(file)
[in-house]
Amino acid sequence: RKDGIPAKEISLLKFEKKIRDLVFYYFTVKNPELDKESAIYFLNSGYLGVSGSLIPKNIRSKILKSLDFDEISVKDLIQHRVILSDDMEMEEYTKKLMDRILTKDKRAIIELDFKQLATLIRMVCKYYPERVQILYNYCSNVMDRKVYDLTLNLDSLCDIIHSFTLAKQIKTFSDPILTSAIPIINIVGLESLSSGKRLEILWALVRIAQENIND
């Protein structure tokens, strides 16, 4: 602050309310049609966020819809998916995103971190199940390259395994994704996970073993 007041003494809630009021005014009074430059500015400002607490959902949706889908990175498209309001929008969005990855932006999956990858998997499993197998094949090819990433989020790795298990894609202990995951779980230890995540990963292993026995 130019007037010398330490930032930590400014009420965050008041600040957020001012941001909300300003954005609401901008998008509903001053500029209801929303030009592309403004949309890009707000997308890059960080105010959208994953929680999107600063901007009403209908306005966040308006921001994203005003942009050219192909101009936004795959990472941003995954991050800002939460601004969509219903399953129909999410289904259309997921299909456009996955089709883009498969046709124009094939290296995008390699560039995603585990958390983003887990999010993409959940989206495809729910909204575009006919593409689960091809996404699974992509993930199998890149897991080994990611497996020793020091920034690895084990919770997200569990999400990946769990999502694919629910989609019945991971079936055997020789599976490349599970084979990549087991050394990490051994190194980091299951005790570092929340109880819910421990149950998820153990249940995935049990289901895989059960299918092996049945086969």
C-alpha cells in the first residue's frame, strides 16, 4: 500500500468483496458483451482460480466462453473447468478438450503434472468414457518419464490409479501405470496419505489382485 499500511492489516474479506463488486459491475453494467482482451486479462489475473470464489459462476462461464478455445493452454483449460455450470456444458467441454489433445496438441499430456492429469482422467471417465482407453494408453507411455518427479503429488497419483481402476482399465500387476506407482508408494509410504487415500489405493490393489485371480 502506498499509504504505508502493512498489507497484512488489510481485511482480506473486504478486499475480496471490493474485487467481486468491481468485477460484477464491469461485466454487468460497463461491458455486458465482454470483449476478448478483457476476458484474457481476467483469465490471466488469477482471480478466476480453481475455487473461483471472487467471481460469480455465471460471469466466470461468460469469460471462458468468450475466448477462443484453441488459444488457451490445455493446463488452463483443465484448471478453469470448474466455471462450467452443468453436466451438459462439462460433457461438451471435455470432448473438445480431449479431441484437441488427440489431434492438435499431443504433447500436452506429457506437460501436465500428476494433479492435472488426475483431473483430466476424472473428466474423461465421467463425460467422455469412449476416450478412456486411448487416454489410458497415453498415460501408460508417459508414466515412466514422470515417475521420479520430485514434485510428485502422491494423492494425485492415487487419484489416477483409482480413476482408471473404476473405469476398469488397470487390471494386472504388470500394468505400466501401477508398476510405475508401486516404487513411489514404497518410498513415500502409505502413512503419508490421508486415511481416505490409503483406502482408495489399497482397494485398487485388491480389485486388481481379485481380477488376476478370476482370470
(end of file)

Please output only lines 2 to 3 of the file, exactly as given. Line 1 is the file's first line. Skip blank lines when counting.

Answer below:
Amino acid sequence: RKDGIPAKEISLLKFEKKIRDLVFYYFTVKNPELDKESAIYFLNSGYLGVSGSLIPKNIRSKILKSLDFDEISVKDLIQHRVILSDDMEMEEYTKKLMDRILTKDKRAIIELDFKQLATLIRMVCKYYPERVQILYNYCSNVMDRKVYDLTLNLDSLCDIIHSFTLAKQIKTFSDPILTSAIPIINIVGLESLSSGKRLEILWALVRIAQENIND
């Protein structure tokens, strides 16, 4: 602050309310049609966020819809998916995103971190199940390259395994994704996970073993 007041003494809630009021005014009074430059500015400002607490959902949706889908990175498209309001929008969005990855932006999956990858998997499993197998094949090819990433989020790795298990894609202990995951779980230890995540990963292993026995 130019007037010398330490930032930590400014009420965050008041600040957020001012941001909300300003954005609401901008998008509903001053500029209801929303030009592309403004949309890009707000997308890059960080105010959208994953929680999107600063901007009403209908306005966040308006921001994203005003942009050219192909101009936004795959990472941003995954991050800002939460601004969509219903399953129909999410289904259309997921299909456009996955089709883009498969046709124009094939290296995008390699560039995603585990958390983003887990999010993409959940989206495809729910909204575009006919593409689960091809996404699974992509993930199998890149897991080994990611497996020793020091920034690895084990919770997200569990999400990946769990999502694919629910989609019945991971079936055997020789599976490349599970084979990549087991050394990490051994190194980091299951005790570092929340109880819910421990149950998820153990249940995935049990289901895989059960299918092996049945086969």